51. I will echo everyone else, what a wonderful post. I too do well at being by myself. Having owned and operated a service type business for 20 some years I am well able to relate on a slightly superficial level with people but it’s a learned thing. There are some people I enjoy being with but after a certain amount of time I begin to feel claustrophobic and need to get away. I’ve often thought there might be something basically ‘wrong’ with me as I don’t have a group of girlfriends to whom I can bare my soul so I thank you for making me see there are many of us out there even though I heard for years that I was odd because I never desired children and it really didn’t matter to me if I married or not (from my mother no less). That said I did marry at 45, a widower who likes the tv on for background and talks to the dogs, to the tv, to himself!! Fortunately he is a hunter and fisher so goes off on his own allowing me to recharge in the quiet. At social events I often feel invisible and very often inaudible as well but I’m told I write wonderful letters (one every other week for 3-1/2 years to a step daughter in the Peace Corps) and the mental discourses I have are quite wonderful. So thank you for the validation that ‘still waters’ do indeed ‘run deep.’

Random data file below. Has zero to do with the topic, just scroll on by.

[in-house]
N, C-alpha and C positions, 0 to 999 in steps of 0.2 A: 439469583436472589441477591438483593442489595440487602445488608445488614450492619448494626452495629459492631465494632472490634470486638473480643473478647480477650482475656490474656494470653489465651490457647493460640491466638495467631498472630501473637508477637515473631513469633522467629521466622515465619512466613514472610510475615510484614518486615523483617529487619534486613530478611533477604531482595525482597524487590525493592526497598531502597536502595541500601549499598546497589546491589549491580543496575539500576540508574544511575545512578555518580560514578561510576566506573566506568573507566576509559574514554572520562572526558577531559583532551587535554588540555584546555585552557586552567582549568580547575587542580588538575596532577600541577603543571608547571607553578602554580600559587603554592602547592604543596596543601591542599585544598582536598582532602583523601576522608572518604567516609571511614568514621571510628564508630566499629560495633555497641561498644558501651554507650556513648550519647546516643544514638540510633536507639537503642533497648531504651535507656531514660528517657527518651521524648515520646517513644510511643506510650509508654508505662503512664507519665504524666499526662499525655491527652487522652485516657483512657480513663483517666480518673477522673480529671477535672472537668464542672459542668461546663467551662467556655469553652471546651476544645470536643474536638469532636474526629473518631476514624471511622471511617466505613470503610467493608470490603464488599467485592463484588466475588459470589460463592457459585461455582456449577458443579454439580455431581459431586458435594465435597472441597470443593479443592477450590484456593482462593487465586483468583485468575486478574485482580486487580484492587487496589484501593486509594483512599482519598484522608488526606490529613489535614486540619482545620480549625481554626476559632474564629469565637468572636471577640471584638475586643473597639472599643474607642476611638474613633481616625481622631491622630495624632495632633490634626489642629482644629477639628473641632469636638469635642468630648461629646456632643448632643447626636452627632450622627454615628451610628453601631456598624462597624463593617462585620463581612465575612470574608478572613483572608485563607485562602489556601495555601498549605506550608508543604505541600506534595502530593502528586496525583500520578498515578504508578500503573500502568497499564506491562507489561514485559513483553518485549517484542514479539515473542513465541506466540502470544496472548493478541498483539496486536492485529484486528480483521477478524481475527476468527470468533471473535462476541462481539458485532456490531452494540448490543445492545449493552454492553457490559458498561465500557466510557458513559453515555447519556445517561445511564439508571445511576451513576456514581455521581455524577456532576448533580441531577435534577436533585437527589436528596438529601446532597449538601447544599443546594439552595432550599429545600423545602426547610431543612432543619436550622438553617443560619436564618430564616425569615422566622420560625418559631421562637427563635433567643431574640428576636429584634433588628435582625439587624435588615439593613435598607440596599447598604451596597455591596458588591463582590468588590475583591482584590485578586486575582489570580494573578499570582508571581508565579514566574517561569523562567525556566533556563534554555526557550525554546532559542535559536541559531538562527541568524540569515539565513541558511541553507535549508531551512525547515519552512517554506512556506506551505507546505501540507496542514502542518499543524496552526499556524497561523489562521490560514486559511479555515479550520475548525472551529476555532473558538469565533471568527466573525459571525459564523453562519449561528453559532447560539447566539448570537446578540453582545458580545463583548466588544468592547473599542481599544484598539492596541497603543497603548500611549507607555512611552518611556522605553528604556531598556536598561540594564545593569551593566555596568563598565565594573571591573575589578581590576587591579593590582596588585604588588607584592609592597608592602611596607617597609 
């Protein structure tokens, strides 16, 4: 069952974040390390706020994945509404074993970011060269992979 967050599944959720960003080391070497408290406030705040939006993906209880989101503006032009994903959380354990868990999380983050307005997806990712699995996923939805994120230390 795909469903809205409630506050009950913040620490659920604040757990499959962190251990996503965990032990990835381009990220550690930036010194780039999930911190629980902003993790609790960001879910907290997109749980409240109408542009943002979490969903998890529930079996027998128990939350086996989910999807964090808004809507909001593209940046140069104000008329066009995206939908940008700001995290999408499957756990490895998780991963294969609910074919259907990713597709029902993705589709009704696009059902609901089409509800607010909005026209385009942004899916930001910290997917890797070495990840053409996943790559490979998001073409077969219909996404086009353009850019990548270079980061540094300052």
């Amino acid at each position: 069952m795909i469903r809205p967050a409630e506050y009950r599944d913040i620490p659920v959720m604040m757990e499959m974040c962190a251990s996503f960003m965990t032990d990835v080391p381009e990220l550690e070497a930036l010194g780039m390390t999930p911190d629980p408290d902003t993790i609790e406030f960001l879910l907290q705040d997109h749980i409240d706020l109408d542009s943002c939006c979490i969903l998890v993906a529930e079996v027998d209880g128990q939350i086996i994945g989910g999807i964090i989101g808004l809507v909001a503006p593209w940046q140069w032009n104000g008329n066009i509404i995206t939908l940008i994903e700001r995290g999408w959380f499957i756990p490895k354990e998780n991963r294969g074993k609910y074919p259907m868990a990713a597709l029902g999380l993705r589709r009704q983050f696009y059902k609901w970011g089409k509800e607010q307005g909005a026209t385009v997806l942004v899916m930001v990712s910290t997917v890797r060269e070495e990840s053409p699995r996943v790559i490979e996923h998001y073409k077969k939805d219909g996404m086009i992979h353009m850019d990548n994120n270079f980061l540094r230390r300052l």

52. Excellent post Celi! We can be our true selves with animals, they don’t judge us or care what we look like . . . they love us, warts n’ all!
    My hubby can talk the hind legs off a donkey but not me – I’ve never been a talker, but I am a good listener and enjoy my own company.
    The Fellowship of the Farmy seem to have a lot in common!

  53. oh, absolutely! a recluse farmgirl. so am i. i find it easy to talk with “clients” on the job, but simple conversations amongst folks in general, so difficult. it is easier for me to talk to the animals or sing my fool head off whilst i am outdoors.